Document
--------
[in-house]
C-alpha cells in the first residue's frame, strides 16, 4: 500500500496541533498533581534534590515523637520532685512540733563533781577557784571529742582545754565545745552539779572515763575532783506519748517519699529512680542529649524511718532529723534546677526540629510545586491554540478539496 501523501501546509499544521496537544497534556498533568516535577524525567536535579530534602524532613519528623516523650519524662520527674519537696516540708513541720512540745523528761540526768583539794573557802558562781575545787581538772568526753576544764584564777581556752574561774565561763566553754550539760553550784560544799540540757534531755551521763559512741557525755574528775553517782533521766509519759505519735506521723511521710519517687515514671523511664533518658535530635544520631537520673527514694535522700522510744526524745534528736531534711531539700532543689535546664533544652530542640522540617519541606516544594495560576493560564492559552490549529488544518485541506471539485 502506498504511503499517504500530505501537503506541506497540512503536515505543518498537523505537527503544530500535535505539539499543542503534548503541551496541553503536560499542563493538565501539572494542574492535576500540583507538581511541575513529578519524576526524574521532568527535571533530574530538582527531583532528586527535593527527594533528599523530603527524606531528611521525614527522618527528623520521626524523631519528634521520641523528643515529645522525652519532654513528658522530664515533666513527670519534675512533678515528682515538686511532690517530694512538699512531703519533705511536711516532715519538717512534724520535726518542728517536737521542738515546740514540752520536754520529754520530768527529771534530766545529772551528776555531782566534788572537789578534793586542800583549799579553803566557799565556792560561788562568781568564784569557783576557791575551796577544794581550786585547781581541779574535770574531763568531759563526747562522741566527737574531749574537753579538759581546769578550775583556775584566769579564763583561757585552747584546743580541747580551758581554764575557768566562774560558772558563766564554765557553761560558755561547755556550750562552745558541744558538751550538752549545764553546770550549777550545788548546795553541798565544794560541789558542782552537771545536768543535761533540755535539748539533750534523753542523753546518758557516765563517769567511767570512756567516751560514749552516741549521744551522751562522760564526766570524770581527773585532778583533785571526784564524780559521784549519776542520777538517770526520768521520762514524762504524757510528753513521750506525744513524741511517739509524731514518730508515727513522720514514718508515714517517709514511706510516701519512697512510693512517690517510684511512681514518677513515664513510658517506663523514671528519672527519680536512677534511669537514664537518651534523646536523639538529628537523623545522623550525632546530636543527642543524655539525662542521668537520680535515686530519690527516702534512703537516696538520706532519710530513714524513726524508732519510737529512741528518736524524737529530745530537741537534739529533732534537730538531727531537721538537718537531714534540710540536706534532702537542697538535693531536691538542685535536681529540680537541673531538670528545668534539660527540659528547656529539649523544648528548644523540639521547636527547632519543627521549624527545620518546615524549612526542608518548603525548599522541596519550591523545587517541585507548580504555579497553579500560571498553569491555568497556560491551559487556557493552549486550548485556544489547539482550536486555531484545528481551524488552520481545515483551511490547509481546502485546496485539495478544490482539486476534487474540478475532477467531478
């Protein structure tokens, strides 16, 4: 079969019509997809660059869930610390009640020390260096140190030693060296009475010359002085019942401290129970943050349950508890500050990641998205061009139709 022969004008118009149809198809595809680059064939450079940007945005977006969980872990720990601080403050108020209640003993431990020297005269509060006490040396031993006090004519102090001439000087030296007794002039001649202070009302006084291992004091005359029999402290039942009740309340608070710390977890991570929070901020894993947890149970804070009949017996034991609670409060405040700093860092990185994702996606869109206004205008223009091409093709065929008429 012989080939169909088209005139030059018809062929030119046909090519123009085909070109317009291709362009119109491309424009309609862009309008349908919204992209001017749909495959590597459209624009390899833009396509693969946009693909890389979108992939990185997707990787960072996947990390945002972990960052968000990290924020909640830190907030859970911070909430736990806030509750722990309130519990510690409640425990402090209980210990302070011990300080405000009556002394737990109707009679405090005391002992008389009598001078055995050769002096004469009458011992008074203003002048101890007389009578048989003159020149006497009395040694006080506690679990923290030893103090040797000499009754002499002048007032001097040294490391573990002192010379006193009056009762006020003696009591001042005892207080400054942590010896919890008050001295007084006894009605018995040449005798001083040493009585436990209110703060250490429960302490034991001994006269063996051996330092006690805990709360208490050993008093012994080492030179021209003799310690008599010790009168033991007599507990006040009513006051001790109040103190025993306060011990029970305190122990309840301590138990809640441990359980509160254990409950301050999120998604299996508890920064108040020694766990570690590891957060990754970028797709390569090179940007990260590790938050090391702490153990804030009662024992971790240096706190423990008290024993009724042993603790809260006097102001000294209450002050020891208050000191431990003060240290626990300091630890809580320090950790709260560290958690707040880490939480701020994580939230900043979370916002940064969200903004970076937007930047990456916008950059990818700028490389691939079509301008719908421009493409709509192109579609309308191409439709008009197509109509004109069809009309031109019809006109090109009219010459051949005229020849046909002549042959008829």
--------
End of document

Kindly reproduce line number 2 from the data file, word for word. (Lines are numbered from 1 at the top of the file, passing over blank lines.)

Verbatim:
C-alpha cells in the first residue's frame, strides 16, 4: 500500500496541533498533581534534590515523637520532685512540733563533781577557784571529742582545754565545745552539779572515763575532783506519748517519699529512680542529649524511718532529723534546677526540629510545586491554540478539496 501523501501546509499544521496537544497534556498533568516535577524525567536535579530534602524532613519528623516523650519524662520527674519537696516540708513541720512540745523528761540526768583539794573557802558562781575545787581538772568526753576544764584564777581556752574561774565561763566553754550539760553550784560544799540540757534531755551521763559512741557525755574528775553517782533521766509519759505519735506521723511521710519517687515514671523511664533518658535530635544520631537520673527514694535522700522510744526524745534528736531534711531539700532543689535546664533544652530542640522540617519541606516544594495560576493560564492559552490549529488544518485541506471539485 502506498504511503499517504500530505501537503506541506497540512503536515505543518498537523505537527503544530500535535505539539499543542503534548503541551496541553503536560499542563493538565501539572494542574492535576500540583507538581511541575513529578519524576526524574521532568527535571533530574530538582527531583532528586527535593527527594533528599523530603527524606531528611521525614527522618527528623520521626524523631519528634521520641523528643515529645522525652519532654513528658522530664515533666513527670519534675512533678515528682515538686511532690517530694512538699512531703519533705511536711516532715519538717512534724520535726518542728517536737521542738515546740514540752520536754520529754520530768527529771534530766545529772551528776555531782566534788572537789578534793586542800583549799579553803566557799565556792560561788562568781568564784569557783576557791575551796577544794581550786585547781581541779574535770574531763568531759563526747562522741566527737574531749574537753579538759581546769578550775583556775584566769579564763583561757585552747584546743580541747580551758581554764575557768566562774560558772558563766564554765557553761560558755561547755556550750562552745558541744558538751550538752549545764553546770550549777550545788548546795553541798565544794560541789558542782552537771545536768543535761533540755535539748539533750534523753542523753546518758557516765563517769567511767570512756567516751560514749552516741549521744551522751562522760564526766570524770581527773585532778583533785571526784564524780559521784549519776542520777538517770526520768521520762514524762504524757510528753513521750506525744513524741511517739509524731514518730508515727513522720514514718508515714517517709514511706510516701519512697512510693512517690517510684511512681514518677513515664513510658517506663523514671528519672527519680536512677534511669537514664537518651534523646536523639538529628537523623545522623550525632546530636543527642543524655539525662542521668537520680535515686530519690527516702534512703537516696538520706532519710530513714524513726524508732519510737529512741528518736524524737529530745530537741537534739529533732534537730538531727531537721538537718537531714534540710540536706534532702537542697538535693531536691538542685535536681529540680537541673531538670528545668534539660527540659528547656529539649523544648528548644523540639521547636527547632519543627521549624527545620518546615524549612526542608518548603525548599522541596519550591523545587517541585507548580504555579497553579500560571498553569491555568497556560491551559487556557493552549486550548485556544489547539482550536486555531484545528481551524488552520481545515483551511490547509481546502485546496485539495478544490482539486476534487474540478475532477467531478